Updike on Easter

[John Updike has a] famous closing of his short story “Pigeon Feathers,” written almost 40 years earlier, in which a young boy is plagued by doubt, the fear of death, and questions about the afterlife. The fourteen-year-old protagonist, David Kern, has a series of unsatisfying encounters with adults, including the Reverend Dobson, a Lutheran pastor who tells him the afterlife is like Lincoln’s goodness living on after him. Despite the minister’s vacuous answer, Updike wrote of David: “The sight of clergymen cheered him; whatever they themselves thought, their collars were still a sign that somewhere, at some time, someone had recognized that we cannot, cannot, submit to death.”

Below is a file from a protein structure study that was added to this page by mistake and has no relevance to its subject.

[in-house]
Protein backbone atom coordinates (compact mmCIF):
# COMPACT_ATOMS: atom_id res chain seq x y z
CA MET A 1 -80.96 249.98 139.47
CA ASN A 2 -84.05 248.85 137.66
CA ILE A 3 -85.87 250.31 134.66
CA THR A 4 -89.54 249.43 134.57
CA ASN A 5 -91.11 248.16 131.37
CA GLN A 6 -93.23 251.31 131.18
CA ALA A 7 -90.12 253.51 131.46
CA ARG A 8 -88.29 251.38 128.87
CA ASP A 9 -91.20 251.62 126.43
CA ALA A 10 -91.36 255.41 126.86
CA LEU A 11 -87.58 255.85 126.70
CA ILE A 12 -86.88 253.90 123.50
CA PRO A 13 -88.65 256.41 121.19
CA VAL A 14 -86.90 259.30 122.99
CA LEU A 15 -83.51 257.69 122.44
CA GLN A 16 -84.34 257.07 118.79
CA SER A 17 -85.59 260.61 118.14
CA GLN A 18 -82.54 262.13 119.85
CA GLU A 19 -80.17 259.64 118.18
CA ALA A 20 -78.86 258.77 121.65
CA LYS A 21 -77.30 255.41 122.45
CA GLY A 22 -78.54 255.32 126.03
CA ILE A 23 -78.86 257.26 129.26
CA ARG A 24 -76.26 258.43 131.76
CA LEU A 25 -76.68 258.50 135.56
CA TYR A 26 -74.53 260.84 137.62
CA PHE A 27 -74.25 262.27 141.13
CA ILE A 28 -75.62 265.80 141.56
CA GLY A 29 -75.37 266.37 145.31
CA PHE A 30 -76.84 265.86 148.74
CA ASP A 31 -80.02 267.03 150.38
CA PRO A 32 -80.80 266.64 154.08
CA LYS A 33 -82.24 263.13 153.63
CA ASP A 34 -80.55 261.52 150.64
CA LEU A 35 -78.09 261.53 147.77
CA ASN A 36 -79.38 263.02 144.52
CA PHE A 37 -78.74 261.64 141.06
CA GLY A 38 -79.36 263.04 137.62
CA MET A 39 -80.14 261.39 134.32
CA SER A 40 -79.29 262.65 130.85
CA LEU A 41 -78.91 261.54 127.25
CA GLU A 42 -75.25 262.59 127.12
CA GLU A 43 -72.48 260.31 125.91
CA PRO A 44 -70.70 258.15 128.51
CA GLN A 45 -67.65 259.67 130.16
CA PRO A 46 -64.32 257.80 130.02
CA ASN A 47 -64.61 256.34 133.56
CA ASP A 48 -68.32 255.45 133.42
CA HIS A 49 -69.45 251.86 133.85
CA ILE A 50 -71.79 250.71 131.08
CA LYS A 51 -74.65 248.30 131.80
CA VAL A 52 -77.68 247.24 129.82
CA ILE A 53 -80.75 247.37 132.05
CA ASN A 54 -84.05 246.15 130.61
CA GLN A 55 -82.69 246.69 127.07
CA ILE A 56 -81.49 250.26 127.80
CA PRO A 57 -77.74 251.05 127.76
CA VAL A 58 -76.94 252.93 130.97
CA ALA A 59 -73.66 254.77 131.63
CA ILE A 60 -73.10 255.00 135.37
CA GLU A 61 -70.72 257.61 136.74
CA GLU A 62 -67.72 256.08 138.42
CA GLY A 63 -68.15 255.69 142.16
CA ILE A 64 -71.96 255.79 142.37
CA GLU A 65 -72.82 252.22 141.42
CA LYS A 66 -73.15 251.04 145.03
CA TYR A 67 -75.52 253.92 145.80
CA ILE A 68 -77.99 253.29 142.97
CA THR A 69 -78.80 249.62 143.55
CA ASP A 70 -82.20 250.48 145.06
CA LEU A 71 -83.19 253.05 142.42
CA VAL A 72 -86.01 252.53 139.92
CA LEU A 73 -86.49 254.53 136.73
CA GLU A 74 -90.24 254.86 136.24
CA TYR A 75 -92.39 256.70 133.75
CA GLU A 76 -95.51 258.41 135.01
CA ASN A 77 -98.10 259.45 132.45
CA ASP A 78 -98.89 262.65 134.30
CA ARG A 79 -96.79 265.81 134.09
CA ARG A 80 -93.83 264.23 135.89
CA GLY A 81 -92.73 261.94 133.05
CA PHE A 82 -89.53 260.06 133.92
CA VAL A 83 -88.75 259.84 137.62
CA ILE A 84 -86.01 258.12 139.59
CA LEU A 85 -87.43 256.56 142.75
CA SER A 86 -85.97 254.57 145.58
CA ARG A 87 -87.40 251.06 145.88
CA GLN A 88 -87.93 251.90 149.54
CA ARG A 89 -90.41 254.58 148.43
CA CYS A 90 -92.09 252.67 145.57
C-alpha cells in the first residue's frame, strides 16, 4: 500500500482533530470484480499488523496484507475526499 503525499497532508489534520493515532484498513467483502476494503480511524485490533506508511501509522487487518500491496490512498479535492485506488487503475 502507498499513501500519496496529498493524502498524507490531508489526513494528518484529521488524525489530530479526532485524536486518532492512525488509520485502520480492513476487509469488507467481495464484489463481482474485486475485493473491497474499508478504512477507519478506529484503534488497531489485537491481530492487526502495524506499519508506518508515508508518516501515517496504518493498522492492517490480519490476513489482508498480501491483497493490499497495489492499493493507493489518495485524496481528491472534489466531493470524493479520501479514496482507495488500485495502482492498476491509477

As David goes about the farm-boy business of burying six pigeons he has killed as pests, he loses himself in studying the intricate designs on the birds’ feathers: “As he fitted the last two, still pliant, on the top, and stood up, crusty coverings were lifted from him, and with a feminine, slipping sensation along his nerves that seemed to give the air hands, he was robed in this certainty: that the God who had lavished such craft upon these worthless birds would not destroy His whole Creation by refusing to let David live forever.”

On Easter and Updike
by David E. Anderson

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